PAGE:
The Nanyang Technological University (NTU) piloted its Overseas Entrepreneurship Programme in 2015 and also offers a $10,000 grant for students, alumni and faculty members to build early prototypes of their products.
 
"Encouraging students to found start-ups while still in school sounds very counter-intuitive because most of the good start-ups tend to be created after graduation," says Dr Alex Lin, deputy chief executive officer of NTU's innovation company NTUitive.
 
"But we want to encourage them to experience (the process) because this is the only time they are open to learning."
 
Dr Lin, who was formerly the head of ecosystem development at government-owned venture firm SGInnovate, adds that entrepreneurs are all the more important in an era of technological disruption as they create new jobs.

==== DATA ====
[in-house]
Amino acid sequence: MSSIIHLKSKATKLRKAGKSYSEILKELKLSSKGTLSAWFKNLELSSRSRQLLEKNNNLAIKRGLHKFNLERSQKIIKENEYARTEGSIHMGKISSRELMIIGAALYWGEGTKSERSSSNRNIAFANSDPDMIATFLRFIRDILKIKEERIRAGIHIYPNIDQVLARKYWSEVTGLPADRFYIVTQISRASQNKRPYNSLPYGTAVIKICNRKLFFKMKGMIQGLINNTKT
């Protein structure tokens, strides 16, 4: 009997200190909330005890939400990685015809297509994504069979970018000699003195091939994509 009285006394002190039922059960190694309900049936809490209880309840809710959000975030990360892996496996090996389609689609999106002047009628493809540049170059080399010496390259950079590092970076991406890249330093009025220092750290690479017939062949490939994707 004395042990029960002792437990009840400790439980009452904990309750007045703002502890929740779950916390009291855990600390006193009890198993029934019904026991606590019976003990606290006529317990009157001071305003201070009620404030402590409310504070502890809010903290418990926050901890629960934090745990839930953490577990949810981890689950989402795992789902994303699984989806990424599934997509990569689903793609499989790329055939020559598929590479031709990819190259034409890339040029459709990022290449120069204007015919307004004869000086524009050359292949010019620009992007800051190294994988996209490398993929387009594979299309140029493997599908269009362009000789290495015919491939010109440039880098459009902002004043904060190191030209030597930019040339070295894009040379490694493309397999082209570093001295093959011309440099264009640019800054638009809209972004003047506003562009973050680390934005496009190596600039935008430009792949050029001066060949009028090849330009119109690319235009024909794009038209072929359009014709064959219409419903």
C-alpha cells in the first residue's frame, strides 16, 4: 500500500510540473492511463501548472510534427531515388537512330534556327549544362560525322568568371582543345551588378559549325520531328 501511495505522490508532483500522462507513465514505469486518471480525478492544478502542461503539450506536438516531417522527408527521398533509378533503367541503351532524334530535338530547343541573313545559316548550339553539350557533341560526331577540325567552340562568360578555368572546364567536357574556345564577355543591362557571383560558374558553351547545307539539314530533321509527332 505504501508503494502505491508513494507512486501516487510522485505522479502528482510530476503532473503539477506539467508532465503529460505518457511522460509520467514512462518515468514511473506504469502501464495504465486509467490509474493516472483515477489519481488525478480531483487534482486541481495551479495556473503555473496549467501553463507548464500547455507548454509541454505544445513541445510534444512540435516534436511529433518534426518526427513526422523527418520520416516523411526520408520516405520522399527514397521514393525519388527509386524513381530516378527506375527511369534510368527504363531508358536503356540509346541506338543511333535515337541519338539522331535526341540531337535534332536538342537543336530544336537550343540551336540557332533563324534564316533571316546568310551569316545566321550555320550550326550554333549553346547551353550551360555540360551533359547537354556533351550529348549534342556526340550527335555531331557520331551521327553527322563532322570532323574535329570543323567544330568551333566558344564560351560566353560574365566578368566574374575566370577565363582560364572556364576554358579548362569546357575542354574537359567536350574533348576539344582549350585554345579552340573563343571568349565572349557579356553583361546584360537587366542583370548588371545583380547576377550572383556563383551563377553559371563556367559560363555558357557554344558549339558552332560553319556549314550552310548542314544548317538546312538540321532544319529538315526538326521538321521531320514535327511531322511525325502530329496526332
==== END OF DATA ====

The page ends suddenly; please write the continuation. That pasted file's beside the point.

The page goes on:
The tech start-up landscape is also more developed than five to 10 years ago, says Mr Adrian Ang, 30, who founded his first start-up as an NTU engineering undergraduate in 2012.
 
He is currently running his third start-up, AEvice Health, which offers a wearable monitoring device that gives advance warning of asthma attacks for patients.
 
He points to the Singapore Week of Innovation & Technology (Switch) as a good example of the tech sector's maturity.
 
AEvice Health was one of 3,000 investors, start-ups and corporations which took part in the inaugural edition.
 
More than 60,000 participants turned up last month, when Switch was organised in tandem with the Singapore Fintech Festival.
 
"In 2016, we saw some (tech companies), but the number of them we saw this year was amazing. There were just so many," says Mr Ang.
 
"What this means is that there are lots of opportunities for young graduates or even undergraduates to broaden their knowledge, to see things they probably would not have seen compared with 10 years ago."
 
SHARING FOOD DEALS